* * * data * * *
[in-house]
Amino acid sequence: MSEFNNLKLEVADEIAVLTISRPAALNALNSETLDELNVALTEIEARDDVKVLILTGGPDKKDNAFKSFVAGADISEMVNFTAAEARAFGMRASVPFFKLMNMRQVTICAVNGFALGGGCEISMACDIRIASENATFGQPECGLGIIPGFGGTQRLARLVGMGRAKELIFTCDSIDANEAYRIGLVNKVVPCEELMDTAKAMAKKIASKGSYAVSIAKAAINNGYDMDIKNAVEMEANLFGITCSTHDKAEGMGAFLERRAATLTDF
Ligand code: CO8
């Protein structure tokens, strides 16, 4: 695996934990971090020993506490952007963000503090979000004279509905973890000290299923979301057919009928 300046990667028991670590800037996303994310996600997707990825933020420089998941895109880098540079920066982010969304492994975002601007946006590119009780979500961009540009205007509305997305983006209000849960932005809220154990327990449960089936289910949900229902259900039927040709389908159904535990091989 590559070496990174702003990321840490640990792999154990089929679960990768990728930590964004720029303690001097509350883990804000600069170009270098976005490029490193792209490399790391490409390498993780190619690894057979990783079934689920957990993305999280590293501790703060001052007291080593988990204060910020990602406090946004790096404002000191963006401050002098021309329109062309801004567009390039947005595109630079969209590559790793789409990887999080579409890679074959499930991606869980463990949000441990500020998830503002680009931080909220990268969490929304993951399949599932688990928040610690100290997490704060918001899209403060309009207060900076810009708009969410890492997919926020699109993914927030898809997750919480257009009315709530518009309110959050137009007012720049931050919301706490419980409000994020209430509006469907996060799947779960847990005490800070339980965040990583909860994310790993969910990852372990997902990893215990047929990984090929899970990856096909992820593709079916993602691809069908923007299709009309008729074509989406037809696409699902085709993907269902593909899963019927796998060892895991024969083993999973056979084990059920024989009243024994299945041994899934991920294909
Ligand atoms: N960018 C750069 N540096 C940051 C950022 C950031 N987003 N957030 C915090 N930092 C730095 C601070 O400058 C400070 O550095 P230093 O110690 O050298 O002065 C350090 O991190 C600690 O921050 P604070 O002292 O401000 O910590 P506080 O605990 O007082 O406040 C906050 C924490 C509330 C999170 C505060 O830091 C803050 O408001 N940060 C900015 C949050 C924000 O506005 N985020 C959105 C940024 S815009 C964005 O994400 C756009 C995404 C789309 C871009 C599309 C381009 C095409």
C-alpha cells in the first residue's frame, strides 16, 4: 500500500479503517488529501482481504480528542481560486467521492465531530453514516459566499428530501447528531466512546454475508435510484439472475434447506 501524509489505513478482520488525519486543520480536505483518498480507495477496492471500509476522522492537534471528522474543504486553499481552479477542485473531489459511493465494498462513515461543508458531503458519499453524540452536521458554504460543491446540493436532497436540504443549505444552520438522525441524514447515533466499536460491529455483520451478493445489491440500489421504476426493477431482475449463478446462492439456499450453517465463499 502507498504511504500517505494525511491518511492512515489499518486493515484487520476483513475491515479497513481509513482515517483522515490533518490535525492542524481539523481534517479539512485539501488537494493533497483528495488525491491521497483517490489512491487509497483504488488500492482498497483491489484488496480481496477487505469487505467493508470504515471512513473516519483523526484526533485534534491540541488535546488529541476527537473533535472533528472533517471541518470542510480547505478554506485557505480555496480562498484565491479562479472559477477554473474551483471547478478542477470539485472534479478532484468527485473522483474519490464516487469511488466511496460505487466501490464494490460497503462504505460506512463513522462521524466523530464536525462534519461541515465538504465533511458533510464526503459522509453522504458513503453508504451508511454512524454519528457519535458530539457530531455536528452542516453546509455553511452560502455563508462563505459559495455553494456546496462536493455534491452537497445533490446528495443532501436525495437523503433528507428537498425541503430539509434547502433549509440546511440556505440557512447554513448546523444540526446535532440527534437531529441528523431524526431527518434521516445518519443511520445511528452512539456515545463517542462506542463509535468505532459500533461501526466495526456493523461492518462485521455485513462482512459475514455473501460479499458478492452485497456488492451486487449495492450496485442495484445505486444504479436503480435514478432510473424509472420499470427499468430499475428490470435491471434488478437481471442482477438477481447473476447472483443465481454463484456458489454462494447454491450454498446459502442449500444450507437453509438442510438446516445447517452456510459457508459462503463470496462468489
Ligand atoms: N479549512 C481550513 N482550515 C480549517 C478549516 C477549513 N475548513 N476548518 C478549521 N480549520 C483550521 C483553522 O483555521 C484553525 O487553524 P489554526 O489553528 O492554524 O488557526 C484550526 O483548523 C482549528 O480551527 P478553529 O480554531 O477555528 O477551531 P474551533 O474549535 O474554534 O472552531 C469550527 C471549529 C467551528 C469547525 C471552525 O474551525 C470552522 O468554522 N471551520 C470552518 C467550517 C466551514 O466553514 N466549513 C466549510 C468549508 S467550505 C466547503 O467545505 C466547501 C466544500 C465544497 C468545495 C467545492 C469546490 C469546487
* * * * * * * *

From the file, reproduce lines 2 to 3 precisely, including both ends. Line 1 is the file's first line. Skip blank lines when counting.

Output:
Amino acid sequence: MSEFNNLKLEVADEIAVLTISRPAALNALNSETLDELNVALTEIEARDDVKVLILTGGPDKKDNAFKSFVAGADISEMVNFTAAEARAFGMRASVPFFKLMNMRQVTICAVNGFALGGGCEISMACDIRIASENATFGQPECGLGIIPGFGGTQRLARLVGMGRAKELIFTCDSIDANEAYRIGLVNKVVPCEELMDTAKAMAKKIASKGSYAVSIAKAAINNGYDMDIKNAVEMEANLFGITCSTHDKAEGMGAFLERRAATLTDF
Ligand code: CO8